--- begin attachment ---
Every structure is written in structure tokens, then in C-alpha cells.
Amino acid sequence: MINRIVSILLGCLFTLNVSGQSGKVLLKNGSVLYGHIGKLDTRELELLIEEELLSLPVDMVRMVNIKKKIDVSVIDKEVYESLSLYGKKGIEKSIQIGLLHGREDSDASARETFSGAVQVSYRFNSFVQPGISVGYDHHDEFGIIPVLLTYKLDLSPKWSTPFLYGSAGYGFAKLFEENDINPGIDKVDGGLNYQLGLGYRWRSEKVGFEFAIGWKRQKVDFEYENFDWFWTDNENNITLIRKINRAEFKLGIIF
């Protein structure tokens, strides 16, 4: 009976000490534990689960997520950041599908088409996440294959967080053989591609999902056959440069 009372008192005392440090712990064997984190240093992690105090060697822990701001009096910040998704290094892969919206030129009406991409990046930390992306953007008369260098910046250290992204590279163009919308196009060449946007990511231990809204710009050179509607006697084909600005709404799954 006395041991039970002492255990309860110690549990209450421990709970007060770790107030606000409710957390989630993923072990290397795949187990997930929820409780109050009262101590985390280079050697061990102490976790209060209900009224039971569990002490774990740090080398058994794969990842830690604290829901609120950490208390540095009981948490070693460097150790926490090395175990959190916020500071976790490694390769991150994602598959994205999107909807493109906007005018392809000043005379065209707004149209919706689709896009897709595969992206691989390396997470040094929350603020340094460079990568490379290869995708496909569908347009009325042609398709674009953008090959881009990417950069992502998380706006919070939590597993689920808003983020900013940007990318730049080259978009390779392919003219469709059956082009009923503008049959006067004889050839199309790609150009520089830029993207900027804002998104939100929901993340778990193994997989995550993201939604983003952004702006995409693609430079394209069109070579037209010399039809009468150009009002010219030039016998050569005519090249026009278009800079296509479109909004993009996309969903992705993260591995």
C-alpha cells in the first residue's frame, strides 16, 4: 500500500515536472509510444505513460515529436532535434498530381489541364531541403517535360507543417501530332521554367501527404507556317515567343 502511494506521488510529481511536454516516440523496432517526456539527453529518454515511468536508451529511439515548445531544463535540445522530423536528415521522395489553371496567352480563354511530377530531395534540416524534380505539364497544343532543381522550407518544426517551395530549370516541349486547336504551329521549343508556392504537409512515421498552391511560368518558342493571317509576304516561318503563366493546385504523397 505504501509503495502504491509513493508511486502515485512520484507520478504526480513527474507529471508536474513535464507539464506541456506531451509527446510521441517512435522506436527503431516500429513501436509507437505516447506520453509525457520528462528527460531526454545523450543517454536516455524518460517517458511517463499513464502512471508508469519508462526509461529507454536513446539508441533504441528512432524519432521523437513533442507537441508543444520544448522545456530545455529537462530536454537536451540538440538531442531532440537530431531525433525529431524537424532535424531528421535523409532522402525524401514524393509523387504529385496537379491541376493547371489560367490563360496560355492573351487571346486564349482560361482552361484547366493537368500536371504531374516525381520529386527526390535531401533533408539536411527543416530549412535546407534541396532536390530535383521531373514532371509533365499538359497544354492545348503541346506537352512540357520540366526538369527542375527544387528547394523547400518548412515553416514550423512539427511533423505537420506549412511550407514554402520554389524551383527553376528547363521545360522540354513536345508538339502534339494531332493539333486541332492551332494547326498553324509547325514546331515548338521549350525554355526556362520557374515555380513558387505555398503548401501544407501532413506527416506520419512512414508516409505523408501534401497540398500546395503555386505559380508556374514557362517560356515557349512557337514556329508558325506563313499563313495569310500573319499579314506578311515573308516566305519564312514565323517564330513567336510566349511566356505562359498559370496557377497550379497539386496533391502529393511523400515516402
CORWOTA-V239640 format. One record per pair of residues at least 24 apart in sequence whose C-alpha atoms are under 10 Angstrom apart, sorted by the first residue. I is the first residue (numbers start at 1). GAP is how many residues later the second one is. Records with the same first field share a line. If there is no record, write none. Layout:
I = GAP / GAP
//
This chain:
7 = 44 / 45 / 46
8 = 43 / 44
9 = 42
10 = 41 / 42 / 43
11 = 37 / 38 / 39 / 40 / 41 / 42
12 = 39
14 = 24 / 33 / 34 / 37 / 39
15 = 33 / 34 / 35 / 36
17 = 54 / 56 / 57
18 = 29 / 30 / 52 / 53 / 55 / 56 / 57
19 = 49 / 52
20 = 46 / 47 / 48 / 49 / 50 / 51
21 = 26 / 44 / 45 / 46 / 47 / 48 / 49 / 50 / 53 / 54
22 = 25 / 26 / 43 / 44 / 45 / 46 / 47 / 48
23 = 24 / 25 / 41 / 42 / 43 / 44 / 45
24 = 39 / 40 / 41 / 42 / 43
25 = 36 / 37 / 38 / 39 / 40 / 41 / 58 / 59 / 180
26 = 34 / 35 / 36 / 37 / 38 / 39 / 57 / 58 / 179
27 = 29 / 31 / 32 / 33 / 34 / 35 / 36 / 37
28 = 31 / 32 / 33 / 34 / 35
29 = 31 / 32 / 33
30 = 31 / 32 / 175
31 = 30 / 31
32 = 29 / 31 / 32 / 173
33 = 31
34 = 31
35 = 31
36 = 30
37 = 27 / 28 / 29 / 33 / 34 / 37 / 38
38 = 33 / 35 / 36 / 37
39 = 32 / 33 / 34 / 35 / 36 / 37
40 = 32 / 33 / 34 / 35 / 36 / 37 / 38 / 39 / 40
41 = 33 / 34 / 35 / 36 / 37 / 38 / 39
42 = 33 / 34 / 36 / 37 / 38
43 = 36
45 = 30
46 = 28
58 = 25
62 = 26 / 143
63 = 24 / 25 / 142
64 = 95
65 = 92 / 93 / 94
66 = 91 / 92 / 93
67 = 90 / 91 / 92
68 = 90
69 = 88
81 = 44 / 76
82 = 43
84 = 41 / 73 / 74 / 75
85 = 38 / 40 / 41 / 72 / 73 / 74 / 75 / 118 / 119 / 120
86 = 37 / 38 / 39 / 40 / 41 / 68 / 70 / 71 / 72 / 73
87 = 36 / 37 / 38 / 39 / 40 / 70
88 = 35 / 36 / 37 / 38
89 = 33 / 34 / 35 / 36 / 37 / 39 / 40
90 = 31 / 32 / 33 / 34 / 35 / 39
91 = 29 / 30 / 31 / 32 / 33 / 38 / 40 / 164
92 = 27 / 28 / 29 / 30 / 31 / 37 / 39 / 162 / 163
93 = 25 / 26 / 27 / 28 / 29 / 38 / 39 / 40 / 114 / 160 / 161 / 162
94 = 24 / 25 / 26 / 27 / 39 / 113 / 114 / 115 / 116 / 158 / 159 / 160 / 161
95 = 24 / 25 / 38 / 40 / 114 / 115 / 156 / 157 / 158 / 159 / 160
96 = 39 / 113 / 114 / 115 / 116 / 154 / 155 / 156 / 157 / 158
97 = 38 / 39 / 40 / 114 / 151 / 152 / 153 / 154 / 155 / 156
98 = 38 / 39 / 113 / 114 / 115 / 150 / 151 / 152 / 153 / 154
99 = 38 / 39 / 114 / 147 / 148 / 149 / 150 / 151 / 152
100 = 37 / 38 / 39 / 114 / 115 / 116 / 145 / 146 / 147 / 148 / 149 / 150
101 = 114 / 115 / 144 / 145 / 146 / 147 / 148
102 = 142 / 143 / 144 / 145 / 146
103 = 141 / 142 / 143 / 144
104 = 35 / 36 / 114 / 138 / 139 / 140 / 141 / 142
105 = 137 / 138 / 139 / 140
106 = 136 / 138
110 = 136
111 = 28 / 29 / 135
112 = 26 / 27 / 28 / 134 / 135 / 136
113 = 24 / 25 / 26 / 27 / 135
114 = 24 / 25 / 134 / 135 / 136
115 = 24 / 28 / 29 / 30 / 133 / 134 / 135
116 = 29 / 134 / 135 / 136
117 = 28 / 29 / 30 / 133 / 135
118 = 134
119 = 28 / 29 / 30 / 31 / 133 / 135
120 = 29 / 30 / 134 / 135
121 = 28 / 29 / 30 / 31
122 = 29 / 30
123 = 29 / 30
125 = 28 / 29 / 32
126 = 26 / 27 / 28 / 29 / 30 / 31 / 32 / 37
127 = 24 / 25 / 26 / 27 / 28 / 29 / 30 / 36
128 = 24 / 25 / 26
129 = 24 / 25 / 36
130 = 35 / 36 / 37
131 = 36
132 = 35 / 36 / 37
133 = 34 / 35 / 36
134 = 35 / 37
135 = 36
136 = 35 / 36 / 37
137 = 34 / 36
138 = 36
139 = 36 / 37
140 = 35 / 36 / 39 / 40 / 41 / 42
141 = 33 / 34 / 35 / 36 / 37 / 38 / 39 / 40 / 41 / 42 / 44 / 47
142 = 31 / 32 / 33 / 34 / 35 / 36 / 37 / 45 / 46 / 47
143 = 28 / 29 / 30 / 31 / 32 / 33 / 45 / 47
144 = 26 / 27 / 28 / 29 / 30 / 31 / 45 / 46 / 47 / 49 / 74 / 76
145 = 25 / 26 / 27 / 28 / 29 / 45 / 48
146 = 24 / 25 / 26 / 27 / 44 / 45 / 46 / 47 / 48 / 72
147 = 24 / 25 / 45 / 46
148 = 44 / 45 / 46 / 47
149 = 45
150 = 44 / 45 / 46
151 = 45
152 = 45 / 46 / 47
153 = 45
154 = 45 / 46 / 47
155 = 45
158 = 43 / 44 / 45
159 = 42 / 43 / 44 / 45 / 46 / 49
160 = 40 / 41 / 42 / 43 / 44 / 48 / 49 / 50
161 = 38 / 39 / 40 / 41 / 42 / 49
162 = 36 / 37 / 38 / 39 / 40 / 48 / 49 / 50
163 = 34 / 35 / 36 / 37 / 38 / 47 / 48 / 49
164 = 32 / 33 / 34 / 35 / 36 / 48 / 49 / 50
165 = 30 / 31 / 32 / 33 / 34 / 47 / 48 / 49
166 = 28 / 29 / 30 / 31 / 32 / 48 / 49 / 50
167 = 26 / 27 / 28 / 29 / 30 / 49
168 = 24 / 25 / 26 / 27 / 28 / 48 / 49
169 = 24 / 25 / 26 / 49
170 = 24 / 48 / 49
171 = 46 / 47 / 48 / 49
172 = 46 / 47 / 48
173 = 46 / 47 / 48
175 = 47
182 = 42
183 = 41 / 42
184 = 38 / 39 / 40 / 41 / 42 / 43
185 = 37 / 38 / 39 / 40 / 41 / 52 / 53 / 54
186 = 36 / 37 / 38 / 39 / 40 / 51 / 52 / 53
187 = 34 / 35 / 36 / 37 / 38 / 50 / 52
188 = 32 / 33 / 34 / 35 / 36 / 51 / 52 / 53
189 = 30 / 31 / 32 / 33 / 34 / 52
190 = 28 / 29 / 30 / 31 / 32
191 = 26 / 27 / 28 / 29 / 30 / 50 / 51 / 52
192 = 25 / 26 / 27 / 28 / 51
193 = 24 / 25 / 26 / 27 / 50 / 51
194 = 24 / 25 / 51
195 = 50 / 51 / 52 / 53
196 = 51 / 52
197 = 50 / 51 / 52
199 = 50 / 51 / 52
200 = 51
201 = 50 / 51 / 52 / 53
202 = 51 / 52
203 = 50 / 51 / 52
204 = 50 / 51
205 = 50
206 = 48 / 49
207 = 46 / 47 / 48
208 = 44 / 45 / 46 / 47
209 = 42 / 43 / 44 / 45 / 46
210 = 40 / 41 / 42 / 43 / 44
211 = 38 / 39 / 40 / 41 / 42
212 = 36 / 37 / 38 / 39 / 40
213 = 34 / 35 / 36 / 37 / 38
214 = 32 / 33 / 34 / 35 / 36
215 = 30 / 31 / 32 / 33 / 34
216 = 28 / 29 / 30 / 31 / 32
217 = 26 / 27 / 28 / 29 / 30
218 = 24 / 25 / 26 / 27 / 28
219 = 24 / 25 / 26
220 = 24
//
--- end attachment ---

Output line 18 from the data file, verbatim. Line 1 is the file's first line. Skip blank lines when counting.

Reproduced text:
18 = 29 / 30 / 52 / 53 / 55 / 56 / 57